Orthopaedic services ‘inadequate’ and ‘chaotic’, say specialists

Oireachtas group hears disturbing critique from consultants about ‘bureaucratic management’

Specialists tell committee that because of their appearance before it today ‘50 children would not be seen’. File photograph: Getty

Specialists tell committee that because of their appearance before it today ‘50 children would not be seen’. File photograph: Getty

 

Services for children with orthopaedic conditions have been described as “inadequate” and “chaotic” by orthopaedic consultants.

Connor Green, consultant paediatric orthopaedic surgeon, told the Oireachtas health committee on Thursday that “everybody thinks this new [children’s] hospital is going to save everything and it’s not”.

Mr Green was addressing the committee alongside Prof Damian McCormack, a consultant orthopaedic surgeon, Children’s Health Ireland (CHI) and Health Service Executive representatives. CHI governs children’s hospitals.

Mr Green said while the care of children with scoliosis in Ireland is inadequate, “the care of children with all other orthopaedic conditions is just as bad.

“This is alarming when I tell you scoliosis only represents about 20 per cent of our practice,” he said.

“Therefore the real crisis is in everything else. As paediatric orthopaedic surgeons we see children with huge potential to contribute through their abilities to Ireland of the future. But these abilities are destroyed physically and psychologically by inadequate access to care.”

Mr Green, who carries out surgeries in Cappagh and Temple Street hospitals, said the issues of recruiting surgeons, building infrastructure and providing supports in the communities, were not going to be solved next year.

He said “unacceptably high wait times” were present before either the Covid-19 pandemic or the HSE cyberattack. And he added that “they have made it worse but they were there beforehand”.

“Nothing was in control before the pandemic. Nothing was in control before the cyberattack,” he said.

Mr Green added that because he and Prof McCormack were at the committee advocating, 50 children would not be seen. He said he did not know “how long I can continue doing this.

“If there was a major incident in Dublin today involving children we do not have one ICU bed for them to go to. We’ve no beds in Temple Street at the moment, we have no redundancy in the system.”

Prof McCormack said the system has “become more and more chaotic” over the last 20 years.

“Every little change now is the butterfly wing that is just creating more chaos. Everything is in flux, everything is chaotic,” he said.

Prof McCormack said three years ago over the summer, following his suggestion, he operated a theatre at Temple Street hospital on Saturdays to help cut the waiting list.

He said he worked for nothing but ensured the nurses were paid and about 10 children were operated on every Saturday. He said this happened for a second year but by the third year it couldn’t happen due to “too much bureaucracy”.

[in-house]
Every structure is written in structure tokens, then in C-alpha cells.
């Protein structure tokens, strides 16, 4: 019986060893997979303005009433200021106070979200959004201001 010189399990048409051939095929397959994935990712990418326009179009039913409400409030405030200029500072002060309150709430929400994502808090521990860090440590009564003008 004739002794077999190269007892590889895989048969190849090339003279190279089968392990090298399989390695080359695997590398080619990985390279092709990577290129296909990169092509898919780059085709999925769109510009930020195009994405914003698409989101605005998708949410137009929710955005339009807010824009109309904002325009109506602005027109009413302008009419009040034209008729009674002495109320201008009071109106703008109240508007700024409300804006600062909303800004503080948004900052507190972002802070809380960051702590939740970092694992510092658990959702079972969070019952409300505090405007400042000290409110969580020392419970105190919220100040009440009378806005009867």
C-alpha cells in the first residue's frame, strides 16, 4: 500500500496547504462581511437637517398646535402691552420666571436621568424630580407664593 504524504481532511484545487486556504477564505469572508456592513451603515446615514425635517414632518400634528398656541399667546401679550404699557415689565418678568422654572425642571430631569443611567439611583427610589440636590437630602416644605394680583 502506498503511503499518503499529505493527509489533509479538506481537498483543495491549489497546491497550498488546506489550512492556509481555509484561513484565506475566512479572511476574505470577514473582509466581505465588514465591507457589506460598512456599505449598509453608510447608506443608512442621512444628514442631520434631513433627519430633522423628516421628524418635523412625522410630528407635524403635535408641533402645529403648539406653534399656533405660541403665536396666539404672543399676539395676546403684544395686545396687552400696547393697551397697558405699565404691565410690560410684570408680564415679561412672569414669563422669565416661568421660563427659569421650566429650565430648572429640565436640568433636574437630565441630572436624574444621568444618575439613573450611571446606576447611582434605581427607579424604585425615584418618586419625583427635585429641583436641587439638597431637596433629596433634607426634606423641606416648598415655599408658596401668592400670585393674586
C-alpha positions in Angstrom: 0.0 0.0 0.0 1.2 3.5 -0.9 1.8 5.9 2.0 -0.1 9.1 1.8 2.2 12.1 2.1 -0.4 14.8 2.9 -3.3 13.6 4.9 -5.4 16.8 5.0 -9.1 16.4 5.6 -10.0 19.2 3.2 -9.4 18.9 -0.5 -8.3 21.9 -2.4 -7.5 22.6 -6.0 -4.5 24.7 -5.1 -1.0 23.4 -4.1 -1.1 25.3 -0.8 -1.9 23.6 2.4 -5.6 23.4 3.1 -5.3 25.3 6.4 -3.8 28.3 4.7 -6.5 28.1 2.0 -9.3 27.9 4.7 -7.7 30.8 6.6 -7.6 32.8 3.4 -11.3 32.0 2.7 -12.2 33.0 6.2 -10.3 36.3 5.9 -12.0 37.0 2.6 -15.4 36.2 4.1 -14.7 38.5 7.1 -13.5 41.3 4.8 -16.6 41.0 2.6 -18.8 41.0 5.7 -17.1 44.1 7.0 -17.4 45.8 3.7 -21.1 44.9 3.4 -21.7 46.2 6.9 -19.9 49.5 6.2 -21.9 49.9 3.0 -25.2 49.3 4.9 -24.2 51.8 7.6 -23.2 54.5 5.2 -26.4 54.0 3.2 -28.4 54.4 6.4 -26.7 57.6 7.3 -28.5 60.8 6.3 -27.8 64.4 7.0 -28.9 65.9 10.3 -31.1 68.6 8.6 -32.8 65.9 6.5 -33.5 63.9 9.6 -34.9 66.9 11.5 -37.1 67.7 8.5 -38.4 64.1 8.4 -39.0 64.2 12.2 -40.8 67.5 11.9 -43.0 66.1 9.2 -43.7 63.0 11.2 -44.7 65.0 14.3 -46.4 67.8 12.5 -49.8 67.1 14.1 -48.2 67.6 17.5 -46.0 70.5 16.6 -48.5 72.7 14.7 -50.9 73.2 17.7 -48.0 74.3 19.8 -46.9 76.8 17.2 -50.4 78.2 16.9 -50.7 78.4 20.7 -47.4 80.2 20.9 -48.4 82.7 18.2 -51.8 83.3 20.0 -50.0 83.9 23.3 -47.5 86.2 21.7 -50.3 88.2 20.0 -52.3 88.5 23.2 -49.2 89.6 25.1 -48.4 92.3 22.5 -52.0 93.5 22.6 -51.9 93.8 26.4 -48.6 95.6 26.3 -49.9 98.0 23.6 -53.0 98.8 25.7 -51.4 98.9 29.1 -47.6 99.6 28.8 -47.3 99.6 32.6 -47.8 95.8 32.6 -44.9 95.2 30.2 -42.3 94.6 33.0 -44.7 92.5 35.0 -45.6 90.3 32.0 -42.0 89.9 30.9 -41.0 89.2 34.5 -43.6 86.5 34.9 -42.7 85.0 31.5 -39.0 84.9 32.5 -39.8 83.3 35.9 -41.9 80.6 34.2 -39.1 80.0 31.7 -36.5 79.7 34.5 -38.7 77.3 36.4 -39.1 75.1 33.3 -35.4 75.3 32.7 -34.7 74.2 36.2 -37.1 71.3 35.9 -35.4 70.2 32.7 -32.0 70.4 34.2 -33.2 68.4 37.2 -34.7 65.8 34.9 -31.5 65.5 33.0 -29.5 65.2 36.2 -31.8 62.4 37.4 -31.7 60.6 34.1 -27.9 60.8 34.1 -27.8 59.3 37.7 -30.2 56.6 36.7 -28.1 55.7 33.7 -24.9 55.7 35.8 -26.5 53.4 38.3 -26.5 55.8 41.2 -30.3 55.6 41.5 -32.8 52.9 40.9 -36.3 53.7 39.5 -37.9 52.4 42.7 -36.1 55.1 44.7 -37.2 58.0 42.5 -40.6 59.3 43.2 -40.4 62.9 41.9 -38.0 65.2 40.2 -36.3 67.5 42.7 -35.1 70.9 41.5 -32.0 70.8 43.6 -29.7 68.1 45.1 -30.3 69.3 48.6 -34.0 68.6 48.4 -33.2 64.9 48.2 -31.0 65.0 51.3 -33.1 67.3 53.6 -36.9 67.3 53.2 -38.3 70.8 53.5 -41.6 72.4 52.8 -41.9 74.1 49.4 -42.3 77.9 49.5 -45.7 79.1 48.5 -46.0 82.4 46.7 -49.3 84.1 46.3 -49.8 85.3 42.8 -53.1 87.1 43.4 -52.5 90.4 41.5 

Prof McCormack said he had no problem working at weekends and that the infrastructure was there to allow this.

“The bureaucratic management structure at the moment is impossible,” he added.

He said it upsetted him when he heard of families doing charitable works to gain money to go abroad to private institutions for treatment, “some of it is excellent, some . . . completely bogus. There are tragic things going on in that regard and it kills me to see it.”

‘We should be embarrassed’

Prof McCormack said “we should be embarrassed” if any children have to go abroad for treatment and that “we should be better than that”.

Children’s Health Ireland chief executive Eilish Hardiman apologised to patients and their families who have experienced increased waiting times and delays in accessing paediatric services

“Timely and increased access to our services is the single greatest operational challenge in CHI,” said Ms Hardiman.

“We are operating within old and constrained infrastructure and we have recently experienced extremely high levels of emergency departments and urgent care centre activity.”

She said at the end of last month, there were 2,876 children on the inpatient waiting list, 2,686 children on the day-case waiting list and 43,844 children on the outpatient waiting list.

Ms Hardiman said the annual target of 382 spinal treatments was “decimated” in 2020 due to Covid-19, with 60 less spinal treatments undertaken, a total of 322 procedures.

“We did make progress in early 2021 to recover some of this activity but the cyberattack in May 2021 severely impacted services in CHI,” she said.

“We anticipate that this year we will undertake a total of 335 spinal treatments in CHI.”

Ms Hardiman said there are 203 children on the waiting list for scoliosis-related procedures.